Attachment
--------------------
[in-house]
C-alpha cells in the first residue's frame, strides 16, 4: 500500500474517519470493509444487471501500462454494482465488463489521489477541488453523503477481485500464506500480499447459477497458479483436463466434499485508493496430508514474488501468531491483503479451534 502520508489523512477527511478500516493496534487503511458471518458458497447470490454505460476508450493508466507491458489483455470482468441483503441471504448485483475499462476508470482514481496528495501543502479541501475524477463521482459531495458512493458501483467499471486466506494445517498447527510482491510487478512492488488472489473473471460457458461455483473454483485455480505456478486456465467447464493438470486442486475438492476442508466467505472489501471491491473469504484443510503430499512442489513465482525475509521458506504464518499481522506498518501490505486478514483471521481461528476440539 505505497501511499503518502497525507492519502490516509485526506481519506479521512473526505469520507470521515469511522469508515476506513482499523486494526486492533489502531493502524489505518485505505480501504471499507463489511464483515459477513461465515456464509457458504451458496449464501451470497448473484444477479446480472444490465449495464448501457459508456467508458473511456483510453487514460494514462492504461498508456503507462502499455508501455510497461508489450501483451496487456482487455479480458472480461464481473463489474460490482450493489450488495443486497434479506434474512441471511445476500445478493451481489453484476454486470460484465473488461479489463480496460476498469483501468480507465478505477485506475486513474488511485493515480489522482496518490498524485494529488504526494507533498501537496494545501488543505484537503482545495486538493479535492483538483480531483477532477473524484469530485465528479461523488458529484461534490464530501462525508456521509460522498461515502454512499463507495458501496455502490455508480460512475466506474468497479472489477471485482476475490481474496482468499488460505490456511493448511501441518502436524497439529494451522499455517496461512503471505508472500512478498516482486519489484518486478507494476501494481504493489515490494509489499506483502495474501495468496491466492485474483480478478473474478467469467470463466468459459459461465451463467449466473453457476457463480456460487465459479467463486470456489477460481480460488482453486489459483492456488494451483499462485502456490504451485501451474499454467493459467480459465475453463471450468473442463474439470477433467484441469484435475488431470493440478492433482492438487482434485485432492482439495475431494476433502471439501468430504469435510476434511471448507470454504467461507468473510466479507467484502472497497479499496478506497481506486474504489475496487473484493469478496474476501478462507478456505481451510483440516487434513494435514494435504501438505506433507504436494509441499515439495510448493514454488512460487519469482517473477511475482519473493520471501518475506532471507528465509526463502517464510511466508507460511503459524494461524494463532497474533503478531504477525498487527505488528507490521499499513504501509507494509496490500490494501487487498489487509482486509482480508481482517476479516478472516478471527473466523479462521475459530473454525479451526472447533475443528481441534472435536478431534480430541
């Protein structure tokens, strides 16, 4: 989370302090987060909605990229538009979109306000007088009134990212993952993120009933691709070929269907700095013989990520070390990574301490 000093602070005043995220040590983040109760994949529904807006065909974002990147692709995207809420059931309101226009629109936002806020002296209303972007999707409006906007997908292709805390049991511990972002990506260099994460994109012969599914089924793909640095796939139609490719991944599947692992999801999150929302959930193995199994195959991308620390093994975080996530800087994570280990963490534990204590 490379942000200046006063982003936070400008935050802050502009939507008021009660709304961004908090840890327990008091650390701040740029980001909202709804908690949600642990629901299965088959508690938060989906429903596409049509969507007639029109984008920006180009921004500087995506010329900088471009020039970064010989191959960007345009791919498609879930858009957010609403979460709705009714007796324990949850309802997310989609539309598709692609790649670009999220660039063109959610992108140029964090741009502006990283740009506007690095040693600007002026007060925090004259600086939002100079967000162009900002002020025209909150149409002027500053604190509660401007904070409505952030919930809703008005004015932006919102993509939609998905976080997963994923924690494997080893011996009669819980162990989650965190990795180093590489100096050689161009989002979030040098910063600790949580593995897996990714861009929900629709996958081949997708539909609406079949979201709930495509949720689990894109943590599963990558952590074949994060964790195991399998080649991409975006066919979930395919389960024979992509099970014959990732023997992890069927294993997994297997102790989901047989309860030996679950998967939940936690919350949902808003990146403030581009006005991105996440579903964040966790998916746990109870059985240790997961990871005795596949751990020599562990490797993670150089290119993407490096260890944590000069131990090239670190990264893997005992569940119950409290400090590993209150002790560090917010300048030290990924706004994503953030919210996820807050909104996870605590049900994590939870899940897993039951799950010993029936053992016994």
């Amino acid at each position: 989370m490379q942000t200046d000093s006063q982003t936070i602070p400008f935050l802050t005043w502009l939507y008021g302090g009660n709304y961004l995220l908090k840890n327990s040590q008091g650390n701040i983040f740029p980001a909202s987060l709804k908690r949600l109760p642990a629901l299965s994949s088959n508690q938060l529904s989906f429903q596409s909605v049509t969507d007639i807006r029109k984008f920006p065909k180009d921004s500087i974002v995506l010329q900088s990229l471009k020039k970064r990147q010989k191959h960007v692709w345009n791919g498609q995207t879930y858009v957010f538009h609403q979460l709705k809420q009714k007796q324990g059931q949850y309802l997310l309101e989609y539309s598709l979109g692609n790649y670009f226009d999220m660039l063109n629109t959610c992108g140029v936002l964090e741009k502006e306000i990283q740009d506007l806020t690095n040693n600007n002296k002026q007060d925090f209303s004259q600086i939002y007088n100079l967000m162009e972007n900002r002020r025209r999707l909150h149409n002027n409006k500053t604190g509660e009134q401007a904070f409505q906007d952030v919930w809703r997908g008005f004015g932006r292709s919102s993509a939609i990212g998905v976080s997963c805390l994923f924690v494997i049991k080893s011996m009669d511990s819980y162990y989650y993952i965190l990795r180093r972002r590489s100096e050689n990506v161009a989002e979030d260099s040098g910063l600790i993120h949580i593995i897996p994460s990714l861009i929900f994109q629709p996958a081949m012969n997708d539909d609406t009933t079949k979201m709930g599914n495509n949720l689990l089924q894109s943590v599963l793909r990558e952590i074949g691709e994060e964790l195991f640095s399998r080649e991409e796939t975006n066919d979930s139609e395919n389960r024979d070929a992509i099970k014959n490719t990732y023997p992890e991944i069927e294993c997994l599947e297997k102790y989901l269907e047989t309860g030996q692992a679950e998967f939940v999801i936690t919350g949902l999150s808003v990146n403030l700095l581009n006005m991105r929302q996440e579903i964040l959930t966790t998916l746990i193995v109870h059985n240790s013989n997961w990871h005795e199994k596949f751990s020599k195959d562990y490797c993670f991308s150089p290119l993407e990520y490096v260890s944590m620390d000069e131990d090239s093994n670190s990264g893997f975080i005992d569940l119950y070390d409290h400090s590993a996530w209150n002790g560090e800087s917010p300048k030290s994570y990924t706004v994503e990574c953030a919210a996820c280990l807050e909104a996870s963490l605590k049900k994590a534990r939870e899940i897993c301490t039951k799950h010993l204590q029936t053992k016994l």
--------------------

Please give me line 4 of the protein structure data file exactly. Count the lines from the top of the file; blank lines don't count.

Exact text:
């Amino acid at each position: 989370m490379q942000t200046d000093s006063q982003t936070i602070p400008f935050l802050t005043w502009l939507y008021g302090g009660n709304y961004l995220l908090k840890n327990s040590q008091g650390n701040i983040f740029p980001a909202s987060l709804k908690r949600l109760p642990a629901l299965s994949s088959n508690q938060l529904s989906f429903q596409s909605v049509t969507d007639i807006r029109k984008f920006p065909k180009d921004s500087i974002v995506l010329q900088s990229l471009k020039k970064r990147q010989k191959h960007v692709w345009n791919g498609q995207t879930y858009v957010f538009h609403q979460l709705k809420q009714k007796q324990g059931q949850y309802l997310l309101e989609y539309s598709l979109g692609n790649y670009f226009d999220m660039l063109n629109t959610c992108g140029v936002l964090e741009k502006e306000i990283q740009d506007l806020t690095n040693n600007n002296k002026q007060d925090f209303s004259q600086i939002y007088n100079l967000m162009e972007n900002r002020r025209r999707l909150h149409n002027n409006k500053t604190g509660e009134q401007a904070f409505q906007d952030v919930w809703r997908g008005f004015g932006r292709s919102s993509a939609i990212g998905v976080s997963c805390l994923f924690v494997i049991k080893s011996m009669d511990s819980y162990y989650y993952i965190l990795r180093r972002r590489s100096e050689n990506v161009a989002e979030d260099s040098g910063l600790i993120h949580i593995i897996p994460s990714l861009i929900f994109q629709p996958a081949m012969n997708d539909d609406t009933t079949k979201m709930g599914n495509n949720l689990l089924q894109s943590v599963l793909r990558e952590i074949g691709e994060e964790l195991f640095s399998r080649e991409e796939t975006n066919d979930s139609e395919n389960r024979d070929a992509i099970k014959n490719t990732y023997p992890e991944i069927e294993c997994l599947e297997k102790y989901l269907e047989t309860g030996q692992a679950e998967f939940v999801i936690t919350g949902l999150s808003v990146n403030l700095l581009n006005m991105r929302q996440e579903i964040l959930t966790t998916l746990i193995v109870h059985n240790s013989n997961w990871h005795e199994k596949f751990s020599k195959d562990y490797c993670f991308s150089p290119l993407e990520y490096v260890s944590m620390d000069e131990d090239s093994n670190s990264g893997f975080i005992d569940l119950y070390d409290h400090s590993a996530w209150n002790g560090e800087s917010p300048k030290s994570y990924t706004v994503e990574c953030a919210a996820c280990l807050e909104a996870s963490l605590k049900k994590a534990r939870e899940i897993c301490t039951k799950h010993l204590q029936t053992k016994l």